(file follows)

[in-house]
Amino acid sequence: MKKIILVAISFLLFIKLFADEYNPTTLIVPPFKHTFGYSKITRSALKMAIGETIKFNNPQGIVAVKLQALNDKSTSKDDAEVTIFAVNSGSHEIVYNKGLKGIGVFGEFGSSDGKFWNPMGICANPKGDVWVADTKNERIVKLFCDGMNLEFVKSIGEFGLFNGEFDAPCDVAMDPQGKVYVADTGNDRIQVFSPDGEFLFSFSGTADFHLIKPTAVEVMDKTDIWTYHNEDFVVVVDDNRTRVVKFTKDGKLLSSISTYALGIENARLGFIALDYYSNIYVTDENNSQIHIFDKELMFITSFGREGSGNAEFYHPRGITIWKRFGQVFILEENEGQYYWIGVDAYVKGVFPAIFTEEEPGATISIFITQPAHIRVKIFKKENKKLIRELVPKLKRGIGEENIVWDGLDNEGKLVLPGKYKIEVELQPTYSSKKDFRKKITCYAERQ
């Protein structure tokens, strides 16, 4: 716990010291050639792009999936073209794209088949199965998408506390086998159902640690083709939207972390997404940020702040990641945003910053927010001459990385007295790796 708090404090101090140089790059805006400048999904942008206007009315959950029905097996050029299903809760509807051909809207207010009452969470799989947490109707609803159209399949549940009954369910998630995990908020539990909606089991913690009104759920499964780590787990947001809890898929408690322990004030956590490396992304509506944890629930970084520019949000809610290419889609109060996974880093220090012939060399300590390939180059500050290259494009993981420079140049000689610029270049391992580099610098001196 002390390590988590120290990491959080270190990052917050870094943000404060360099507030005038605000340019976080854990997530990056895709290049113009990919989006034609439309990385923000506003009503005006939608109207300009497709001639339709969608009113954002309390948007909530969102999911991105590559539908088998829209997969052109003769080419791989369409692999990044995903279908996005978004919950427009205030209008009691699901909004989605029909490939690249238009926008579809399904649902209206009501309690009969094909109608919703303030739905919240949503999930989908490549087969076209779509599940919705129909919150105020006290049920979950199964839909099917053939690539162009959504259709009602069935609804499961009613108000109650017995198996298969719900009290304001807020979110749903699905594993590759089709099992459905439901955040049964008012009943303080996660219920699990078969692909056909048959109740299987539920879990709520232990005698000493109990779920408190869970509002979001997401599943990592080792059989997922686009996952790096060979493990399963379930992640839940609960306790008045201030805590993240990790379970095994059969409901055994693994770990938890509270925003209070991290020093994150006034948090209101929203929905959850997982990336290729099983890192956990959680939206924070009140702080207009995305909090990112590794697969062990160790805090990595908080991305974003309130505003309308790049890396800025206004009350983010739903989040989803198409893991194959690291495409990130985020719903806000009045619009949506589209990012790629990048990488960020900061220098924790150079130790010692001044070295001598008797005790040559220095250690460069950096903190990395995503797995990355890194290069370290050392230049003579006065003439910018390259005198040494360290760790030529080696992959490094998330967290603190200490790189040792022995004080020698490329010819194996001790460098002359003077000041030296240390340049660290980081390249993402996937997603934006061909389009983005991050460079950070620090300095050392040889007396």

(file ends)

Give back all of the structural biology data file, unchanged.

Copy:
[in-house]
Amino acid sequence: MKKIILVAISFLLFIKLFADEYNPTTLIVPPFKHTFGYSKITRSALKMAIGETIKFNNPQGIVAVKLQALNDKSTSKDDAEVTIFAVNSGSHEIVYNKGLKGIGVFGEFGSSDGKFWNPMGICANPKGDVWVADTKNERIVKLFCDGMNLEFVKSIGEFGLFNGEFDAPCDVAMDPQGKVYVADTGNDRIQVFSPDGEFLFSFSGTADFHLIKPTAVEVMDKTDIWTYHNEDFVVVVDDNRTRVVKFTKDGKLLSSISTYALGIENARLGFIALDYYSNIYVTDENNSQIHIFDKELMFITSFGREGSGNAEFYHPRGITIWKRFGQVFILEENEGQYYWIGVDAYVKGVFPAIFTEEEPGATISIFITQPAHIRVKIFKKENKKLIRELVPKLKRGIGEENIVWDGLDNEGKLVLPGKYKIEVELQPTYSSKKDFRKKITCYAERQ
């Protein structure tokens, strides 16, 4: 716990010291050639792009999936073209794209088949199965998408506390086998159902640690083709939207972390997404940020702040990641945003910053927010001459990385007295790796 708090404090101090140089790059805006400048999904942008206007009315959950029905097996050029299903809760509807051909809207207010009452969470799989947490109707609803159209399949549940009954369910998630995990908020539990909606089991913690009104759920499964780590787990947001809890898929408690322990004030956590490396992304509506944890629930970084520019949000809610290419889609109060996974880093220090012939060399300590390939180059500050290259494009993981420079140049000689610029270049391992580099610098001196 002390390590988590120290990491959080270190990052917050870094943000404060360099507030005038605000340019976080854990997530990056895709290049113009990919989006034609439309990385923000506003009503005006939608109207300009497709001639339709969608009113954002309390948007909530969102999911991105590559539908088998829209997969052109003769080419791989369409692999990044995903279908996005978004919950427009205030209008009691699901909004989605029909490939690249238009926008579809399904649902209206009501309690009969094909109608919703303030739905919240949503999930989908490549087969076209779509599940919705129909919150105020006290049920979950199964839909099917053939690539162009959504259709009602069935609804499961009613108000109650017995198996298969719900009290304001807020979110749903699905594993590759089709099992459905439901955040049964008012009943303080996660219920699990078969692909056909048959109740299987539920879990709520232990005698000493109990779920408190869970509002979001997401599943990592080792059989997922686009996952790096060979493990399963379930992640839940609960306790008045201030805590993240990790379970095994059969409901055994693994770990938890509270925003209070991290020093994150006034948090209101929203929905959850997982990336290729099983890192956990959680939206924070009140702080207009995305909090990112590794697969062990160790805090990595908080991305974003309130505003309308790049890396800025206004009350983010739903989040989803198409893991194959690291495409990130985020719903806000009045619009949506589209990012790629990048990488960020900061220098924790150079130790010692001044070295001598008797005790040559220095250690460069950096903190990395995503797995990355890194290069370290050392230049003579006065003439910018390259005198040494360290760790030529080696992959490094998330967290603190200490790189040792022995004080020698490329010819194996001790460098002359003077000041030296240390340049660290980081390249993402996937997603934006061909389009983005991050460079950070620090300095050392040889007396």